(Reuters) – The Dow sank more than 2% on Monday as fears a spike in COVID-19 cases would halt a broader economic recovery pummeled economically sensitive and travel stocks and pushed bond yields to five-month lows.
New infections surged in parts of Asia and England, while U.S. COVID-19 cases soared 70% last week, fueled by the Delta variant.
All 11 S&P sectors fell in morning trading, with the so-called value stocks including financial, industrial, materials and energy dropping between 2.1% and 4.2%.
The banking sub-index sank 2.6%, tracking a fall in the benchmark 10-year Treasury yield to mid-February lows. [US/]
“The global economy is barely surviving on life support and another wave of infections may spur lockdowns that could signal the death knell for the tenuous recovery,” said Peter Essele, head of investment management for Commonwealth Financial Network.
The benchmark S&P 500 snapped a three-week winning streak on Friday, with only defensive sectors – perceived to be relatively safe during times of economic uncertainty – posting small gains.
On Monday, the technology-heavy Nasdaq index outperformed the broader market as investors again sought safety in the growth-linked stocks that led Wall Street’s recovery from its coronavrirus-lows last year.
Still, by 10:47 a.m. ET, the Nasdaq was down 1.31%.
By comparison, the Dow Jones Industrial Average was down 2.08% and on track for its worst session since October 2020, while the S&P 500 was down 1.63% and set for its biggest one-day percentage fall since May.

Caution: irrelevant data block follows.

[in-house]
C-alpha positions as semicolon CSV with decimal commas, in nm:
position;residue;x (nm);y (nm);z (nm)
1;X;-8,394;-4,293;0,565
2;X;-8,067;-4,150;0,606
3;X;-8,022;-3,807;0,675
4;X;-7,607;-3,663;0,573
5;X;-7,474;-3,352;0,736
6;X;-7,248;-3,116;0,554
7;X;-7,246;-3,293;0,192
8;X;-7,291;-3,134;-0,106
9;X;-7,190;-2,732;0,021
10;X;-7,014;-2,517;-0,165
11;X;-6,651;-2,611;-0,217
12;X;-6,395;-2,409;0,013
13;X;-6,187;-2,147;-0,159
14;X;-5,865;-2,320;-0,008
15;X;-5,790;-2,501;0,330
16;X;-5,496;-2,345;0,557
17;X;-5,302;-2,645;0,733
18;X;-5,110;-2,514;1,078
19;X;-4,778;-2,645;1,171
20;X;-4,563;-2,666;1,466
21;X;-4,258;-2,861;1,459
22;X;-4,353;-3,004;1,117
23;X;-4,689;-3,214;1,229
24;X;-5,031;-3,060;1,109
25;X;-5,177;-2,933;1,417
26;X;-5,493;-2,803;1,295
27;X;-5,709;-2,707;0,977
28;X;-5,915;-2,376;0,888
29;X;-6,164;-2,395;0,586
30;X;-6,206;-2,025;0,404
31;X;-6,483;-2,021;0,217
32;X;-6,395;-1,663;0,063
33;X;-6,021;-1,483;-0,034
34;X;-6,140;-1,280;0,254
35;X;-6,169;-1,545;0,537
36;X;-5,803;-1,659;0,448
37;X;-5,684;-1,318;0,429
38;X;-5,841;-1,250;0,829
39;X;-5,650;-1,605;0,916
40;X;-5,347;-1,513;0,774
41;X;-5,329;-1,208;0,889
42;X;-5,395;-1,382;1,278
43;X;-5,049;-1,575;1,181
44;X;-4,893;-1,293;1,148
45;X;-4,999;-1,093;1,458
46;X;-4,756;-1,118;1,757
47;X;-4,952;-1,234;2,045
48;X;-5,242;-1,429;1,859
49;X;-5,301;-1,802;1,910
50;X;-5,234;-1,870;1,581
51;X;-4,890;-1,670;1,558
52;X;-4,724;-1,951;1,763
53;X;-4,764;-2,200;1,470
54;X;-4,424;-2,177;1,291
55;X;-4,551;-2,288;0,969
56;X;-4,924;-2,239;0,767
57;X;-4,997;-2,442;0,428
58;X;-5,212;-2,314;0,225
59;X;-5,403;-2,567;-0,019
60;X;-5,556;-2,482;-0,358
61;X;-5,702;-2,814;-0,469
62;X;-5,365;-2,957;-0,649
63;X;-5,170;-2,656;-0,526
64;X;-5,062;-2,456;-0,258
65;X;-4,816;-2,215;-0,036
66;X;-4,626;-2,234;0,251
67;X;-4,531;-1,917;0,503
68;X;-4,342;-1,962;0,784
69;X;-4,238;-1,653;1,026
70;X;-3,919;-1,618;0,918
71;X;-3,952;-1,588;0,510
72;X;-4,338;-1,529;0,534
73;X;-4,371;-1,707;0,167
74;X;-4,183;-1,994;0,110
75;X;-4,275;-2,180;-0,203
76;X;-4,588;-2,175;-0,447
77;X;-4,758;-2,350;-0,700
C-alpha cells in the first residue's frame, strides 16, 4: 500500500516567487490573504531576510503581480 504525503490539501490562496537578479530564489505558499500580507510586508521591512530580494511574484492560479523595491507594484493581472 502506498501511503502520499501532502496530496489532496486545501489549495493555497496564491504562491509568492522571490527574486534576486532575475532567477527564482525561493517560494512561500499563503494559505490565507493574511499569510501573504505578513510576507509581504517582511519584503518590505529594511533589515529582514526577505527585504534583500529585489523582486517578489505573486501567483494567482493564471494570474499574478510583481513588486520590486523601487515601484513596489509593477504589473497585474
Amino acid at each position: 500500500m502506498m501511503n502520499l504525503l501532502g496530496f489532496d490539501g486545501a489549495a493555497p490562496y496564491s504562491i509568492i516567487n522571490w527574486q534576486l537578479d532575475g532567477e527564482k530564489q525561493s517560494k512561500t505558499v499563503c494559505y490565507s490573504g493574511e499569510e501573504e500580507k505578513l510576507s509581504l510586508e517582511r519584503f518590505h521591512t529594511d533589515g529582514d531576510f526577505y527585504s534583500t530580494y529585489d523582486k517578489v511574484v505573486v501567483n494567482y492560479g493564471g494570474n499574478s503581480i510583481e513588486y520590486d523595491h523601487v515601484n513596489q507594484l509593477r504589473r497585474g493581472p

The CBOE volatility index, dubbed Wall Street’s fear gauge, jumped to a two-month high.
Graphic: S&P 500 drops from record high as new coronavirus cases climb:
Shares of travel-related companies, which had just begun to climb after suffering steep losses during pandemic-driven lockdowns last year, fell again on Monday. The S&P 500 Airlines index slumped 4.0%.
“Before the Delta variant started gaining traction, things were priced in for a very strong recovery,” said David Grecsek, managing director of investment strategy and research at Aspiriant in New York.
“What we’re seeing today is any data or news that’s going to upset that sort of serene, low-volatility-and-high-corporate-earnings scenario, the market is going to react to that.”
Cruiseliners Royal Caribbean Group, Carnival Corp and Norwegian Cruise Line dropped more than 6%.
After strong quarterly reports from big banks last week, focus now shifts to tech earnings with companies including IBM, Netflix, Texas Instruments and Intel set to report this week.
Analysts on average expect 72% year-on-year growth in earnings per share for S&P 500 companies, according to IBES estimate data from Refinitiv.
U.S.-listed shares of Alibaba Holding, Baidu and ridesharing app Didi Global declined between 2.2% and 6.1% on renewed fears of anti-monopoly action against major technology firms.
Zoom Video Communications Inc slipped 4.0% after the teleconferencing services provider announced a $14.7 billion all-stock deal to buy cloud-based call center operator Five9 Inc.
Five9’s shares jumped 4.6%.
Declining issues outnumbered advancers 7.70-to-1 on the NYSE and 3.88-to-1 on the Nasdaq.
The S&P index recorded 11 new 52-week highs and no new low, while the Nasdaq recorded 13 new highs and 224 new lows.
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